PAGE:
Postby AntonGarou » Sat Sep 06, 2008 1:55 pm UTC

New addition to my recommendations:the Chaos trilogy by John C. Windham(Children/Fugitive/Titans of Chaos, in that order).Really interesting world based on the Greek mythology.The original bloodthirsty stuff, not the watered down version most kids are taught nowadays.The part I think I most liked is that neither side of the book is portrayed as saints, also that the protagonists make a lot of stupid mistakes in the beginning but tend to learn from them, rather then making no mistakes or making the same ones over and over.

I'm currently reading "Snake Agent" by Liz Williams, which has interesting world combining hi-tech and the Chinese mythological background.The protagonist is a police inspector acting as a liaison between mortal police forces and the supernatural realms- mostly Hell, naturally.
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Re: Urban Fantasy

Postby bigglesworth » Wed Sep 10, 2008 5:45 pm UTC

toshiro wrote:Oo... this might get me to read Fantasy books again besides Pratchett's Discworld novels (which I, personally, don't file under 'Fantasy'). Now if only I could cram 48 hours in 24-hour days.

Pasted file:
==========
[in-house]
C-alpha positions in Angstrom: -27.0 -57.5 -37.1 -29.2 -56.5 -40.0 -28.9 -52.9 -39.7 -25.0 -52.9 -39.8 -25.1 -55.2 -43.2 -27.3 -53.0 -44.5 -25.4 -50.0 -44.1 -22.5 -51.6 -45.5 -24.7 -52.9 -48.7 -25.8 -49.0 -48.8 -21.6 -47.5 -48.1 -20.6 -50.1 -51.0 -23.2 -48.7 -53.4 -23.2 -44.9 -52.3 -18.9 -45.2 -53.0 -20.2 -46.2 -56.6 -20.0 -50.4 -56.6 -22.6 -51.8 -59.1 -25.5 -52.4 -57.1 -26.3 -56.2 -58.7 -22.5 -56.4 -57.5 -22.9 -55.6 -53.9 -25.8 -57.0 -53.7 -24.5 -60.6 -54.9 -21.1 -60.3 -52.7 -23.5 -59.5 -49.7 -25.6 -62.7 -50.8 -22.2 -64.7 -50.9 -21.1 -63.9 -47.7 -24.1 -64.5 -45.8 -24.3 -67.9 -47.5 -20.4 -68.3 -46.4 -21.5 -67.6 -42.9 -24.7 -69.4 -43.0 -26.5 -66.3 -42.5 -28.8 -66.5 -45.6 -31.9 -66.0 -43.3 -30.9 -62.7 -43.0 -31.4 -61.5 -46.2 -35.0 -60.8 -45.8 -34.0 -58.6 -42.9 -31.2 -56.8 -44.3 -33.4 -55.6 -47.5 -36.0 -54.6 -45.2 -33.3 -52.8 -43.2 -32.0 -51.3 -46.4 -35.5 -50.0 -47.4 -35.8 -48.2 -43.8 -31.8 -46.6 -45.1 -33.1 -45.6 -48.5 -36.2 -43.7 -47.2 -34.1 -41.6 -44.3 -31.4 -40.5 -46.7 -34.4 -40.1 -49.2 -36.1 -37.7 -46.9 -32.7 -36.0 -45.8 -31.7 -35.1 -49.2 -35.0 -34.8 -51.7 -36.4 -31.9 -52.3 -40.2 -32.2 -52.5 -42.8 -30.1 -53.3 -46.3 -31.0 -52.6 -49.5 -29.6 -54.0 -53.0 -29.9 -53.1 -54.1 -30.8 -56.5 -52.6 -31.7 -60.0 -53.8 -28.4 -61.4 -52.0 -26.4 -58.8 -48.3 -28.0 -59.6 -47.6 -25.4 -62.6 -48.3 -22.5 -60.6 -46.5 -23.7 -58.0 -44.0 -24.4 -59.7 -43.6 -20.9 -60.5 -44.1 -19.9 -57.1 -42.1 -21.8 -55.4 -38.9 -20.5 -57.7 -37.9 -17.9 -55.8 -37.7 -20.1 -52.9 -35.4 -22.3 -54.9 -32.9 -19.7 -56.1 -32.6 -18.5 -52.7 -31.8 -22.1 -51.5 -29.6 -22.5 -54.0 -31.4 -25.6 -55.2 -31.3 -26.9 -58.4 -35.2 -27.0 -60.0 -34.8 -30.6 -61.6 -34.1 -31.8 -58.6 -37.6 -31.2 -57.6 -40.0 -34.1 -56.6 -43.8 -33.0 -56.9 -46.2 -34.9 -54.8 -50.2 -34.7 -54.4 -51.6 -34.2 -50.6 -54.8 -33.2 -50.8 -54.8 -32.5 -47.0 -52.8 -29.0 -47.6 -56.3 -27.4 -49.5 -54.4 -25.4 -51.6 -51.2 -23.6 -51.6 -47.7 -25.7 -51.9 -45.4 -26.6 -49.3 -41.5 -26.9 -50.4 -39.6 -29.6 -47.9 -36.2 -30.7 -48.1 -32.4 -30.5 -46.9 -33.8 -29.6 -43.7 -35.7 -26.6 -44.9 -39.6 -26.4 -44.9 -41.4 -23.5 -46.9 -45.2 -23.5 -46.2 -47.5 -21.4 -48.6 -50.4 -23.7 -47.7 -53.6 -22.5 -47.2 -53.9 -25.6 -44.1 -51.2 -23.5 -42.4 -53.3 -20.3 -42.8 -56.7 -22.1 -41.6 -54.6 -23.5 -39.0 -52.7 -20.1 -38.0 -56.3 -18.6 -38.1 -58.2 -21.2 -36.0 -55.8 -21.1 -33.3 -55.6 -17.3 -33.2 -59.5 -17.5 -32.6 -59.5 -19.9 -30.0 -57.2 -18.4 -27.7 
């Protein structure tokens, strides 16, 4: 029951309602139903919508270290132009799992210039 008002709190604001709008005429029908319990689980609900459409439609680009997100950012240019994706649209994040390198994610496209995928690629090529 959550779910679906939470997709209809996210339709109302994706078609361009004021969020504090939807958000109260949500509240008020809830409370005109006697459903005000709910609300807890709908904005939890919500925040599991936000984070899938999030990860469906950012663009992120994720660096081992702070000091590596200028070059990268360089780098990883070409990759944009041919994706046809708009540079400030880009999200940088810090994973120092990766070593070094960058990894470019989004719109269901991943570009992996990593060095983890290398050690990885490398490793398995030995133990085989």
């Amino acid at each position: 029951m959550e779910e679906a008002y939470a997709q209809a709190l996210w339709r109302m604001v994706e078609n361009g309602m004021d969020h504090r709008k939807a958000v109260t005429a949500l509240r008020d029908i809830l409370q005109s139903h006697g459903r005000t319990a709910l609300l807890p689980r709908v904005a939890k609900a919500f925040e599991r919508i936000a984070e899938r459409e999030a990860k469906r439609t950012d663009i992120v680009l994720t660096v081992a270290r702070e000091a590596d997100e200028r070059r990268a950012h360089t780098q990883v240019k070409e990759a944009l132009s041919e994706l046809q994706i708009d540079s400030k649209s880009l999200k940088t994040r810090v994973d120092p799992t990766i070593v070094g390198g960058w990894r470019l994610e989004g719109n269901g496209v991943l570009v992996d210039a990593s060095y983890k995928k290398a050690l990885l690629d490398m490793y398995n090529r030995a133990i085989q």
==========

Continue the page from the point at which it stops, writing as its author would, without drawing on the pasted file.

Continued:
You have a strange filing system...

I would add Tim Powers' Anubis Gates, and Susan Clarke's Jonathan Strange and Mr Norrel.
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Re: Urban Fantasy

Postby Sriad » Thu Sep 11, 2008 10:19 pm UTC

I'm a bit suprised no one has mentioned China Miéville. His books are more Victorian (think horrible, dirty cities with Dickensonian child labor etc) than modern, but quite good.

I'd also include The Iron Dragon's Daughter by Michael Swanwick.

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Re: Urban Fantasy

Postby bigglesworth » Fri Sep 12, 2008 8:27 am UTC

Marbas wrote: So, for those who live in a damn cave, Urban Fantasy is fantasy elements such as elves and magic transported to modern setting.


That said, China Mieville is awesome.
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Re: Urban Fantasy

Postby pollywog » Fri Sep 12, 2008 9:13 am UTC

bigglesworth wrote:
Marbas wrote: So, for those who live in a damn cave, Urban Fantasy is fantasy elements such as elves and magic transported to modern setting.


That said, China Mieville is awesome.


That is so very true. New Crobuzon is like Discworld, but deeper, and serious, and tackling some big issues.
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Re: Urban Fantasy

Postby darwinwins » Sat Sep 13, 2008 3:21 am UTC

kafka on the shore by haruki murakami.

/he's just my favorite author. much more inventive than neil gaiman.
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Re: Urban Fantasy

Postby JayDee » Sat Sep 13, 2008 7:04 am UTC